“There can be no true walking together with those who persistently refuse to walk in accordance with God’s word, and the Kenyan province will not participate in the forthcoming meeting,” Wabukala the Archbishop of Kenya said.
Ugandan Archbishop Stanley Ntagali also said would not participate in any such conferences of the Anglican Consultative Council until “godly order is restored.”
Ntagale had judged that: “the leadership of the Anglican Communion does not have the will to follow through. This is another deep betrayal.”
The Province of Rwanda and the province of Egypt and Jerusalem also joined in the boycott.
In the run up to Lambeth Conference of 1998, many feared that the Anglican Church would make a resolution on human sexuality supporting same sex relation.
It took the courage, respect and reason of our late archbishop David Gitari to change the course of things. With great patience, he provided leadership that resulted in Lambeth 1.10 resolution on human sexuality thereby consolidating Anglican orthodoxy as a global movement with significant leadership from Africans.
Inspired by this example, the Kenyan delegation ignored the call for boycott and
honoured the synodal decision that seated them to represent Kenya at the ACC-16 in September 2015. They reasoned that: ‘It is TEC to be excluded from ACC in respect to the suspension and not ACK.’
Besides they were determined to be heard through the resolutions made at ACC-16 since decisions reached here would have ramifications in the Anglican communion.
Archbishop Justin Addressing ACC-16.
In his report of the Primates meeting at the ACC-16, the Archbishop of Canterbury declared :
‘I have acted on the Primates’ decisions in those areas for which I have responsibility.’ He further invited the ACC to also share in “working through the consequences of our impaired relationships” as was both his and the Primates’ desire, hope and prayer.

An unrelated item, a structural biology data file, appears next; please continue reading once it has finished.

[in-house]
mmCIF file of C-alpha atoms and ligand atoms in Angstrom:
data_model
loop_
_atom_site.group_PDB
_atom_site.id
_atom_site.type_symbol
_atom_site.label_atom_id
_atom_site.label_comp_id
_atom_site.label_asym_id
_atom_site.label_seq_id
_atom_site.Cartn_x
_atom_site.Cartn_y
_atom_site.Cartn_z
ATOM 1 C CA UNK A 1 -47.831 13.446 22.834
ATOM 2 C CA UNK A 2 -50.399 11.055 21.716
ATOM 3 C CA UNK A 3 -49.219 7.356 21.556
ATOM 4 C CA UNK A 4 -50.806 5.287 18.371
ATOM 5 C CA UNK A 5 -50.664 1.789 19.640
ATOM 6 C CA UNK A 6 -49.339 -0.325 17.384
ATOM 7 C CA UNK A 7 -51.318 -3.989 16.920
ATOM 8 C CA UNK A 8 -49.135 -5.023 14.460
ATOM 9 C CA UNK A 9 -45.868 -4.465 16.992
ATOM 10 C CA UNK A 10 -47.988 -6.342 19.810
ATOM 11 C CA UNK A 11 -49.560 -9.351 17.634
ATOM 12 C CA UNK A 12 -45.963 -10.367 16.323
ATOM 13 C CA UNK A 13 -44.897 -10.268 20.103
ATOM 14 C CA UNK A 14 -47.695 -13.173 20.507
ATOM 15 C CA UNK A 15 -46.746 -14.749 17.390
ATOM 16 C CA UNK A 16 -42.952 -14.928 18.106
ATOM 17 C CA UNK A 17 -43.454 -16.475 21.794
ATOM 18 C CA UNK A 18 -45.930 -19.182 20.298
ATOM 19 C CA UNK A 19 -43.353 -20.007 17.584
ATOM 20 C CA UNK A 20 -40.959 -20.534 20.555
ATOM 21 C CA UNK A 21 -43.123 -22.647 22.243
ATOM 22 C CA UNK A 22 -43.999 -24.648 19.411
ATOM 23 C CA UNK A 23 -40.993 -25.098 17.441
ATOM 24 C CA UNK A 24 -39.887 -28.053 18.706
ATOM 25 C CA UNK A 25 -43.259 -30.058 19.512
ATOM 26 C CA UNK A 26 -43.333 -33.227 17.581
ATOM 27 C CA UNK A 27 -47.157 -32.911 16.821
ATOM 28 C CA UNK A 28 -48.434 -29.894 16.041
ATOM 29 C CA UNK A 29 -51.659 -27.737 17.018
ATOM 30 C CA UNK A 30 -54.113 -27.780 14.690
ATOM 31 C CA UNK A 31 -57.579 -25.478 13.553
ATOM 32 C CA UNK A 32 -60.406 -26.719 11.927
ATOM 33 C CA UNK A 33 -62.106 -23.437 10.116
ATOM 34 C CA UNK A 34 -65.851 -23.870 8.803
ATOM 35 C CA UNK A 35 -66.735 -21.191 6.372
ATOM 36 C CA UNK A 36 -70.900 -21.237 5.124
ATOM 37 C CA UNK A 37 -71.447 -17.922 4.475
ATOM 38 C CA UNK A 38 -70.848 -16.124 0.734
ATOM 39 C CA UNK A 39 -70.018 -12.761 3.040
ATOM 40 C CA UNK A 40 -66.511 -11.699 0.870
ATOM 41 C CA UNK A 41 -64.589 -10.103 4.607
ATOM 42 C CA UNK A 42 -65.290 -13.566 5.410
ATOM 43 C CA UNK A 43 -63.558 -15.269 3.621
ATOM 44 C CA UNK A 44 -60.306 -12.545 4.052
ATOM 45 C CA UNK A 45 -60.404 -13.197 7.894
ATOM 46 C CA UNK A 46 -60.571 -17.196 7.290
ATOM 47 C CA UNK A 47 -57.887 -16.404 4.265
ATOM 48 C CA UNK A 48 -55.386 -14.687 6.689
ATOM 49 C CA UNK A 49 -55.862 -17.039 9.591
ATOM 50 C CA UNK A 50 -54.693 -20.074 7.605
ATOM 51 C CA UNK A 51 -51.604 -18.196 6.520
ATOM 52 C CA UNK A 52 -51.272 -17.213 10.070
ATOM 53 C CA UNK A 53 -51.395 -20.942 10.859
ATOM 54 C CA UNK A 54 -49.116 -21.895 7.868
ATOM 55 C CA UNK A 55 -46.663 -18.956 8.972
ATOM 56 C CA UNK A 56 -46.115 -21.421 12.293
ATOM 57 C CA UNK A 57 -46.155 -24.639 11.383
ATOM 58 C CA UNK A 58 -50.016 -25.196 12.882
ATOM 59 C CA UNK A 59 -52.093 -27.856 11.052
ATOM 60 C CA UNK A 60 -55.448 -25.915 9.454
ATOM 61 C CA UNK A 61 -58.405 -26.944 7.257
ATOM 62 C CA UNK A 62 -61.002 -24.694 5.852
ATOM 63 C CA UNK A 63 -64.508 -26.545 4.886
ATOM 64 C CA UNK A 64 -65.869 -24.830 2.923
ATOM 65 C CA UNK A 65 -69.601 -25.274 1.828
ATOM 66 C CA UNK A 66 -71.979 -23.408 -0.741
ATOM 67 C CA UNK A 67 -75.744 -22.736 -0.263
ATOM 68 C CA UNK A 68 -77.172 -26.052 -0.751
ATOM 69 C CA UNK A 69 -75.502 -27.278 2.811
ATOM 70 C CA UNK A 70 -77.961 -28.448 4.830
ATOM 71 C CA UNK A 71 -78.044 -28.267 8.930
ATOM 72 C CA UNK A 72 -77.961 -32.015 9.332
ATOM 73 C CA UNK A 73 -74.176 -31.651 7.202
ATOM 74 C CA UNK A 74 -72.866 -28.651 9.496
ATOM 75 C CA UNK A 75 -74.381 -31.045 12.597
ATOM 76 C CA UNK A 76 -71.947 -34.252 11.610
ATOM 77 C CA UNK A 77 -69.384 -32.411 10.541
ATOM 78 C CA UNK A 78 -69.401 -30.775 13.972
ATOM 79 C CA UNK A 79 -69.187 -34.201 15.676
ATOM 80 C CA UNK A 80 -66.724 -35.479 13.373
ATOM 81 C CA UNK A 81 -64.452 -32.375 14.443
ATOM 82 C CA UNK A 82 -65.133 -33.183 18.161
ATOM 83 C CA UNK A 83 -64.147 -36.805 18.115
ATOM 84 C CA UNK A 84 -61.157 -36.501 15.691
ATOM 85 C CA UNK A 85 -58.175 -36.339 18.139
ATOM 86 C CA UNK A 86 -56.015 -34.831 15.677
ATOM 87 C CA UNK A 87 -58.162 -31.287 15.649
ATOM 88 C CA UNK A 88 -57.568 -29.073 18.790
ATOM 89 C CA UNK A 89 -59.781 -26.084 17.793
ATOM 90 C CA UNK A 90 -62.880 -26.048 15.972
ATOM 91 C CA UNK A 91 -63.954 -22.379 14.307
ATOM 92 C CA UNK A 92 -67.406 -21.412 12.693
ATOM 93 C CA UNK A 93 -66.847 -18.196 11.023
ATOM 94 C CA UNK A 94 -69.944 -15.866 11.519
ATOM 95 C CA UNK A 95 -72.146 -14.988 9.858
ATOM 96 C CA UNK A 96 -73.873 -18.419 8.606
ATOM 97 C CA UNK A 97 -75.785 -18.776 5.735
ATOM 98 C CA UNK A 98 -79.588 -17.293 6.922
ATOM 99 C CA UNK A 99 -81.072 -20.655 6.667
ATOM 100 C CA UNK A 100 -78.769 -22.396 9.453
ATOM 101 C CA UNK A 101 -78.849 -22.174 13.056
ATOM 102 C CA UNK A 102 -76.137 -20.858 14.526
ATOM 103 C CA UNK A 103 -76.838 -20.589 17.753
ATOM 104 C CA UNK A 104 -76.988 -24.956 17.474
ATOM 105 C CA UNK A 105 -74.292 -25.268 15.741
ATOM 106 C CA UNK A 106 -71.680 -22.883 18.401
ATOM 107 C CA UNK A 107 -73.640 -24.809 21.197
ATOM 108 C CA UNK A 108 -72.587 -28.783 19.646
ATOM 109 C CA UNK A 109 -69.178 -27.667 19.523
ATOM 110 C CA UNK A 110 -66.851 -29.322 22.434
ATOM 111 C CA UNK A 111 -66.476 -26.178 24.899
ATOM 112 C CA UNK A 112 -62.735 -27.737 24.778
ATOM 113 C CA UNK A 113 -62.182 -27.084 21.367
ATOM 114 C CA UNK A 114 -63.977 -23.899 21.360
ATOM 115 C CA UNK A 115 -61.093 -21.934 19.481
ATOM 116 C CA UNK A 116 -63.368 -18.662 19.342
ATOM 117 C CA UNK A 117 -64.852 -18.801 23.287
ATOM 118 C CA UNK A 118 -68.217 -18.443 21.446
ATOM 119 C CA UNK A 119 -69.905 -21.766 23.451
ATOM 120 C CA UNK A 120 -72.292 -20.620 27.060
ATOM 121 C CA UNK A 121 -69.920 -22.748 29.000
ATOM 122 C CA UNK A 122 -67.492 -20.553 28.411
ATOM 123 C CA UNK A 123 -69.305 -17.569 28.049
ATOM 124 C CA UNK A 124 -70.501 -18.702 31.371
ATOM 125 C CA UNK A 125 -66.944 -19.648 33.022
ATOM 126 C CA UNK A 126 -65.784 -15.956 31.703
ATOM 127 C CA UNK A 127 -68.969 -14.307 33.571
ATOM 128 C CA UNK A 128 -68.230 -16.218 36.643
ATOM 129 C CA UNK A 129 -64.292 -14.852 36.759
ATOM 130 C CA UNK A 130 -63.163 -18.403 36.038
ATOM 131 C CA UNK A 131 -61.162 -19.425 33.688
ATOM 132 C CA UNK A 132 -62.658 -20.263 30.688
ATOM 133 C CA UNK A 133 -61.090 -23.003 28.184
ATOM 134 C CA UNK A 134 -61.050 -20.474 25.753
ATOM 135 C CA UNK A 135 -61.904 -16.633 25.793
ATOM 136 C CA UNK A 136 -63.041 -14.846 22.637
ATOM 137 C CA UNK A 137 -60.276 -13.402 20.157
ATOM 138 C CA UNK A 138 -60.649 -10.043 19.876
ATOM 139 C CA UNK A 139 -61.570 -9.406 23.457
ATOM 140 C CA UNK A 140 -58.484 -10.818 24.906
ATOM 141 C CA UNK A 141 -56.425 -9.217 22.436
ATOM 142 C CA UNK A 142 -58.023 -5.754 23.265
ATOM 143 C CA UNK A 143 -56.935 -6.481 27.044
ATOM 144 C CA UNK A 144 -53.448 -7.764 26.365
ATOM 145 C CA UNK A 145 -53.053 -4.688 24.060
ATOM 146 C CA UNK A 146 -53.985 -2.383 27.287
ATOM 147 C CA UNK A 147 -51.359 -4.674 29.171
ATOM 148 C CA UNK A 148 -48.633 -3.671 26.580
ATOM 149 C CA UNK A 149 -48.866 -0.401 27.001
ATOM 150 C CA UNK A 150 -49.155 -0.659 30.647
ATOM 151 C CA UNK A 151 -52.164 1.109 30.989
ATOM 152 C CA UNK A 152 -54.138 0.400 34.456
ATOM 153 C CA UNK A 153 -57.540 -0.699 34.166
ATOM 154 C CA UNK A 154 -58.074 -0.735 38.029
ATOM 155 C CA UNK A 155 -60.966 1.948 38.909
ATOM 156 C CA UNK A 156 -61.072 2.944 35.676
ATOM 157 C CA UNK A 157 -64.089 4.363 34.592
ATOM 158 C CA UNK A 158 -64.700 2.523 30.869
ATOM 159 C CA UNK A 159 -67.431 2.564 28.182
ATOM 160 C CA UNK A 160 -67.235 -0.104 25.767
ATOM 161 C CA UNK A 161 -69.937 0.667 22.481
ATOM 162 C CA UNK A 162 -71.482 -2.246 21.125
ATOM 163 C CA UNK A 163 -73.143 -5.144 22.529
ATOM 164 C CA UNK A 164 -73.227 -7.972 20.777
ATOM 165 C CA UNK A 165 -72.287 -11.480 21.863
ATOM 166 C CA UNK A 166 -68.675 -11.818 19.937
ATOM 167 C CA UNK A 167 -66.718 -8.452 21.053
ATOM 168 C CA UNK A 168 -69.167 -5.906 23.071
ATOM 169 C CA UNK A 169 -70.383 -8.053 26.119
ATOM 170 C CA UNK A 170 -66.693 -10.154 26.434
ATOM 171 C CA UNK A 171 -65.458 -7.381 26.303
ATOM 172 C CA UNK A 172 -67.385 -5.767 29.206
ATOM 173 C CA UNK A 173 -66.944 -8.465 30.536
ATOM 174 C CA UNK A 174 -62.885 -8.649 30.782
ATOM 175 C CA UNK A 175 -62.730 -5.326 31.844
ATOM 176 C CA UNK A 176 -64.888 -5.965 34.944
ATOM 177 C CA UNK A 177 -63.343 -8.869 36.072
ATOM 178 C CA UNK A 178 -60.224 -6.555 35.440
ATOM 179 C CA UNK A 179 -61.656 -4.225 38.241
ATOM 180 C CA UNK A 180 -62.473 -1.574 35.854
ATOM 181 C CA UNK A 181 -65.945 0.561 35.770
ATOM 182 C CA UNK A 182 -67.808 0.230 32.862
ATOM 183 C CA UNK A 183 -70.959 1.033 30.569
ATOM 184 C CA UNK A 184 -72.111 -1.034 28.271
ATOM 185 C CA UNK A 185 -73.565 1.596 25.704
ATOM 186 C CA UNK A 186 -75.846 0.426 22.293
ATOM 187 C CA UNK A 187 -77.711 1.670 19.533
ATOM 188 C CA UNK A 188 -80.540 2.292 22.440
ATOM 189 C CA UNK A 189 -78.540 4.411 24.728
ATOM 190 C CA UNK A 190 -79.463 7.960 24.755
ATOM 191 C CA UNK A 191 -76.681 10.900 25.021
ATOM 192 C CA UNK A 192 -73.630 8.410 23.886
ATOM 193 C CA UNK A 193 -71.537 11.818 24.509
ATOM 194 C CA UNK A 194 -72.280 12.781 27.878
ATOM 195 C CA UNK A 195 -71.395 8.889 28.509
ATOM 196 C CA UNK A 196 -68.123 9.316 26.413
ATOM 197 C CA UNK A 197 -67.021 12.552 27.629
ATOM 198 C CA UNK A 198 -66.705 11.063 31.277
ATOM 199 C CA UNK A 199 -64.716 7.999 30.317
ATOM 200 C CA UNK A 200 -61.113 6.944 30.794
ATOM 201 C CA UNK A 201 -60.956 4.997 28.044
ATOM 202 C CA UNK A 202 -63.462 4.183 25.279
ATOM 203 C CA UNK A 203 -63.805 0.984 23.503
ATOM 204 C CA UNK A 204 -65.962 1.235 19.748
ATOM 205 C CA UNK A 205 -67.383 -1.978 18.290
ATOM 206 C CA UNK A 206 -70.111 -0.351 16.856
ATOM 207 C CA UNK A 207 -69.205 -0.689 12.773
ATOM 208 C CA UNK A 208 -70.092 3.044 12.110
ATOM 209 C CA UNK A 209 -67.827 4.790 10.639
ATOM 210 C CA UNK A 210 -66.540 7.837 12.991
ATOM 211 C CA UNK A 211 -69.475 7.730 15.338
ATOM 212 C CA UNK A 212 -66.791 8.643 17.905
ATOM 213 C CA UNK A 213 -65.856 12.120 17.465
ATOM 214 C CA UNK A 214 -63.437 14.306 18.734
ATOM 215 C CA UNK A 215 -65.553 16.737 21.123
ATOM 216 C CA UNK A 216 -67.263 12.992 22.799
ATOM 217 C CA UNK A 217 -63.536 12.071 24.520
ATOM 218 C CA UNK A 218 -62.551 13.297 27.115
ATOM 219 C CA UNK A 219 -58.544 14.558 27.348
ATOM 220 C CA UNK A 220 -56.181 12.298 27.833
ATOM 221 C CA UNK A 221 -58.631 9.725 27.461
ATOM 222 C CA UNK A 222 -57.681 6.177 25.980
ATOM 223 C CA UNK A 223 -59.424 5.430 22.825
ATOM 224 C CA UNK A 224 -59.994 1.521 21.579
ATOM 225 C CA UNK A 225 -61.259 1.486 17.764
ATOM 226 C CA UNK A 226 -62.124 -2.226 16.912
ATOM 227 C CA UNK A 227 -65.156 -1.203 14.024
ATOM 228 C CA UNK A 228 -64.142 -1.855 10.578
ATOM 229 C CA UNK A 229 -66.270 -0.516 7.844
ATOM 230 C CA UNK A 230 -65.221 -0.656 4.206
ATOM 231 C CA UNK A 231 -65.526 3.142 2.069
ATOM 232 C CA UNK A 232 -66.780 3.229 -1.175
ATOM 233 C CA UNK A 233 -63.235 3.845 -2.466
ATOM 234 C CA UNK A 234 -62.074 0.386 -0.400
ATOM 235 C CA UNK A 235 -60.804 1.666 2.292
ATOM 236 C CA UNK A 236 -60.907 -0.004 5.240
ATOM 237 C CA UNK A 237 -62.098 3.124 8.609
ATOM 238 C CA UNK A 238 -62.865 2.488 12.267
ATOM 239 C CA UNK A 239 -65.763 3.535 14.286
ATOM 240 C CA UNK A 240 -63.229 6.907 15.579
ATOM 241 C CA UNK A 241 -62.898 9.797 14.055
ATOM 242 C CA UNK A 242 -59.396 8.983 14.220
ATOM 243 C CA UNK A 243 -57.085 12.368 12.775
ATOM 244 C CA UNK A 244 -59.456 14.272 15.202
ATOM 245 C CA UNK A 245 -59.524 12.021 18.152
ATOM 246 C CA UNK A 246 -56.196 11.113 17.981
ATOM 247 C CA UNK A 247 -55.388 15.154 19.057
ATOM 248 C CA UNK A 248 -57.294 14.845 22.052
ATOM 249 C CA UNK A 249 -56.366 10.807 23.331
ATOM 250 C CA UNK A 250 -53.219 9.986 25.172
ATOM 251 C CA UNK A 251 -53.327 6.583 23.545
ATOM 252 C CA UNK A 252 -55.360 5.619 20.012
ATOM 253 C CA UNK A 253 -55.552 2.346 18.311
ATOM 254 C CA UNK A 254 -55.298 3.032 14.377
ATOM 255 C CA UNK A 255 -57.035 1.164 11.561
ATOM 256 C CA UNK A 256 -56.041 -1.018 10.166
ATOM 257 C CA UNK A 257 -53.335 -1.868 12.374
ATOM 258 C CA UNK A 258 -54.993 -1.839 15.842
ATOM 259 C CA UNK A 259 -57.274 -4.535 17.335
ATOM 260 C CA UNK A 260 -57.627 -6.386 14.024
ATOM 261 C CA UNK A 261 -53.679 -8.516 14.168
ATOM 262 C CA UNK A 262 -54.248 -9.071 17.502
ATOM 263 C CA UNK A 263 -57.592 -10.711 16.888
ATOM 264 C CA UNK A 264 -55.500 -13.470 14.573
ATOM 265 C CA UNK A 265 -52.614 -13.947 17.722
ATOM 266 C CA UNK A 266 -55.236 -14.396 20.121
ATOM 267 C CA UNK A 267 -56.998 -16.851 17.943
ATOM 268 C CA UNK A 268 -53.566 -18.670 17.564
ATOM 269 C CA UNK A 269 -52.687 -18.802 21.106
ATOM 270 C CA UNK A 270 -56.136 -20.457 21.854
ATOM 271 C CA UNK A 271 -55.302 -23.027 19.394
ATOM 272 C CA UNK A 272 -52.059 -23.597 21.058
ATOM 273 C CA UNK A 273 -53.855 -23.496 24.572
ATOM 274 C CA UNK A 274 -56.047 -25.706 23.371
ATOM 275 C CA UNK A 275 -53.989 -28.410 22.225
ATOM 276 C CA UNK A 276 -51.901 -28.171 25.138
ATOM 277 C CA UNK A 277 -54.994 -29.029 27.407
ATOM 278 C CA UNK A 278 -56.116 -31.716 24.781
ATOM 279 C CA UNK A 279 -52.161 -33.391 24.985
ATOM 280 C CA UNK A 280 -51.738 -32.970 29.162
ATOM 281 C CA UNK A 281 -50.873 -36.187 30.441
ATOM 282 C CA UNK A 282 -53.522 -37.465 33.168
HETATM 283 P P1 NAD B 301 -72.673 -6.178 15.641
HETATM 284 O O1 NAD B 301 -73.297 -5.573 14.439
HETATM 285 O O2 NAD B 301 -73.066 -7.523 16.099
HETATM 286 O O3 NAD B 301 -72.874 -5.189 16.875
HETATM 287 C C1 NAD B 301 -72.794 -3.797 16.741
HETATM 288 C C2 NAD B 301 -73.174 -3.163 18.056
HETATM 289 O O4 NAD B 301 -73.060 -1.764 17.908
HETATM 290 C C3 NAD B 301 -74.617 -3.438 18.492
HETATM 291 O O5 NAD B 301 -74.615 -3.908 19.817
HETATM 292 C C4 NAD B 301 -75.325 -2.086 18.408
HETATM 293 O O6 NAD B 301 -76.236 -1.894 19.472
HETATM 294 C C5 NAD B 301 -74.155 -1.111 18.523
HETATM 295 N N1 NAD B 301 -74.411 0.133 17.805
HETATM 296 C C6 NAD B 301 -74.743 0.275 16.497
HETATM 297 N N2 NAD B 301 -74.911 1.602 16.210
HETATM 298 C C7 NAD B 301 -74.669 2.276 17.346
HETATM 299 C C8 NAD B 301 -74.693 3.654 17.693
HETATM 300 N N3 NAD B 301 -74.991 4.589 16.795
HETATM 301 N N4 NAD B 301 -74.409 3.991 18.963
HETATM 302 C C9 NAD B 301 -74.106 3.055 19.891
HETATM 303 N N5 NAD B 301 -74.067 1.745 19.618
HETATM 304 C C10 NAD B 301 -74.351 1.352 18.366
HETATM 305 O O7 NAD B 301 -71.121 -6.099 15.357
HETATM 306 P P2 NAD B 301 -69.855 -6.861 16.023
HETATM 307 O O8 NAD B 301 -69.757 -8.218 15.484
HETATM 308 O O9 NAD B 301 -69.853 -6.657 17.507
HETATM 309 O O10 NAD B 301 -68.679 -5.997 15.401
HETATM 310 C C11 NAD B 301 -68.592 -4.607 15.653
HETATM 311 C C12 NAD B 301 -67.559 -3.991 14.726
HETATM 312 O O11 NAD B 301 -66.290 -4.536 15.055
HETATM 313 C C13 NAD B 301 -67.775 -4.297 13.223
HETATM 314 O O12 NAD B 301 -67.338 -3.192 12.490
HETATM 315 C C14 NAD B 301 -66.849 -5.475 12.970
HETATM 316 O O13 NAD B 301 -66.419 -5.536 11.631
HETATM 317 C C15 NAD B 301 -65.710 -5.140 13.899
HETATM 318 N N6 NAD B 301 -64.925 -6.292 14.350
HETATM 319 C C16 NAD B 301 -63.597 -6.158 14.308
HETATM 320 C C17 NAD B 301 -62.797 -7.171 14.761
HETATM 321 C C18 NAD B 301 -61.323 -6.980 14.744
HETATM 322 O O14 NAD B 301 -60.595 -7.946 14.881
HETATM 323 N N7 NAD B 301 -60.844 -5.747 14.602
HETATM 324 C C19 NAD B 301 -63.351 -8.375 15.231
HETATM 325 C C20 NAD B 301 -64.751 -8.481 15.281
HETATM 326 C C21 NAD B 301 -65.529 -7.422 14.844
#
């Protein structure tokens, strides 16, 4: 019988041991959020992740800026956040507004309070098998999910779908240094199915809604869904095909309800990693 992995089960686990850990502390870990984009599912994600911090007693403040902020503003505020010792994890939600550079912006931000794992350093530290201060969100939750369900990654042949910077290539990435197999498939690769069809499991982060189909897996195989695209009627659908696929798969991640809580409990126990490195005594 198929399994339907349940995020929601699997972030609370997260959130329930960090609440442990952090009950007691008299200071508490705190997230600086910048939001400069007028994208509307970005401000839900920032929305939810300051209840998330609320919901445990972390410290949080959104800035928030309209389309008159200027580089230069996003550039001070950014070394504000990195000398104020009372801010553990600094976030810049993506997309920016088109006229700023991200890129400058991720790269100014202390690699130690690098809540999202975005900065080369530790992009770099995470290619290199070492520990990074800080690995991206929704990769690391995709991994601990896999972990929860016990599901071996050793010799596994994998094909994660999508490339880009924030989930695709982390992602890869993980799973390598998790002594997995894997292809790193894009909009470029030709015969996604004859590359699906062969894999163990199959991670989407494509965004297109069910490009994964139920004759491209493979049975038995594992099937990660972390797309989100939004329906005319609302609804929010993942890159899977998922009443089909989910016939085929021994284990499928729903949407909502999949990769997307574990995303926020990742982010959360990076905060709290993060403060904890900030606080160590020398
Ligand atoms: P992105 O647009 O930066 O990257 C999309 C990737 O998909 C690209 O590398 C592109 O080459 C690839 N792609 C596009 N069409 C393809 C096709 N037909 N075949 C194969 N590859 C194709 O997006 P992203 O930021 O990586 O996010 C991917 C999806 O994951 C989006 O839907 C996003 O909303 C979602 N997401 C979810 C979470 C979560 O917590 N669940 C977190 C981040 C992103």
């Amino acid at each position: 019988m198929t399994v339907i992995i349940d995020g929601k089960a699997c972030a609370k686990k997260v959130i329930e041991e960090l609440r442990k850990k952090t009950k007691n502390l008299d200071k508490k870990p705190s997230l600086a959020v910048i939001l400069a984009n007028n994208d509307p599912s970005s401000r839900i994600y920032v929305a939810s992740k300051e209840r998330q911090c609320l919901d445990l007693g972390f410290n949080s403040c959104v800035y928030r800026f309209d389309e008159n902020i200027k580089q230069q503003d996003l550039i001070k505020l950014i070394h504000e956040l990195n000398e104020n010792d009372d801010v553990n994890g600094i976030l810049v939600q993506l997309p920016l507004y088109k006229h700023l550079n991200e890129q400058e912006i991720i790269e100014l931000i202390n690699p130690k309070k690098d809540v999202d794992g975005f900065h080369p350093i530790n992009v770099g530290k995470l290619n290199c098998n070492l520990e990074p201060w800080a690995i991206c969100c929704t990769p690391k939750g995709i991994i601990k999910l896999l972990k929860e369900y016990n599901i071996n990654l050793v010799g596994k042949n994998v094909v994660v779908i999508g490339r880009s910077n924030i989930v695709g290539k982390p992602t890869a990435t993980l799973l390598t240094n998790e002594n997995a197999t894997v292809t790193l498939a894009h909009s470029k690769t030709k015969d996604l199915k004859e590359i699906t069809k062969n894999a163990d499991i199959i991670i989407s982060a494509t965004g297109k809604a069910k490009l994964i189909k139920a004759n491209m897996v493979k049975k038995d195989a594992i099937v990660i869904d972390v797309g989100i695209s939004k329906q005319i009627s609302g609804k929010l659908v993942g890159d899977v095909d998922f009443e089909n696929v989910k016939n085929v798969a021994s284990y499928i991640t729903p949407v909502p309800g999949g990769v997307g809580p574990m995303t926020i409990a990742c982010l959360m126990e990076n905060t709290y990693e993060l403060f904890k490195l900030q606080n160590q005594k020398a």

The ACC-16 adopted the Primates resolution.
Mandy Patinkin was Inigo Montoya in the classic ’80s fairy tale film, The Princess Bride. One of my favourite lines from the movie, is the most famous, uttered by Patinkin: “My name is Inigo Montoya. You killed my father. Prepare to die.”
Patinkin admits that it is not his favorite. He told CBS This Morning recently that the line he loves most from the film comes at the very end, after his character has finally had the revenge he sought for so long.
“I have been in the revenge business so long, now that it’s over, I do not know what to do with the rest of my life.” Patinkin states, “I love that line. And I love it for all of us, because the purpose of revenge – in my personal opinion – is completely worthless and pointless. The purpose of existence is to embrace our fellow human being, not be revengeful, and turn our darkness into light.”
As the ACC- 16 is nearing an end in Zambia, I would observe that :
Staying away gives power to progressives. That is easy to understand. I can only conclude that the GAFCON primates are deliberately undermining Canterbury.
The writer serves with the Anglican Church of Kenya’s All Saints Cathedral Diocese in
Nairobi. The views expressed here are his own. (email@example.com )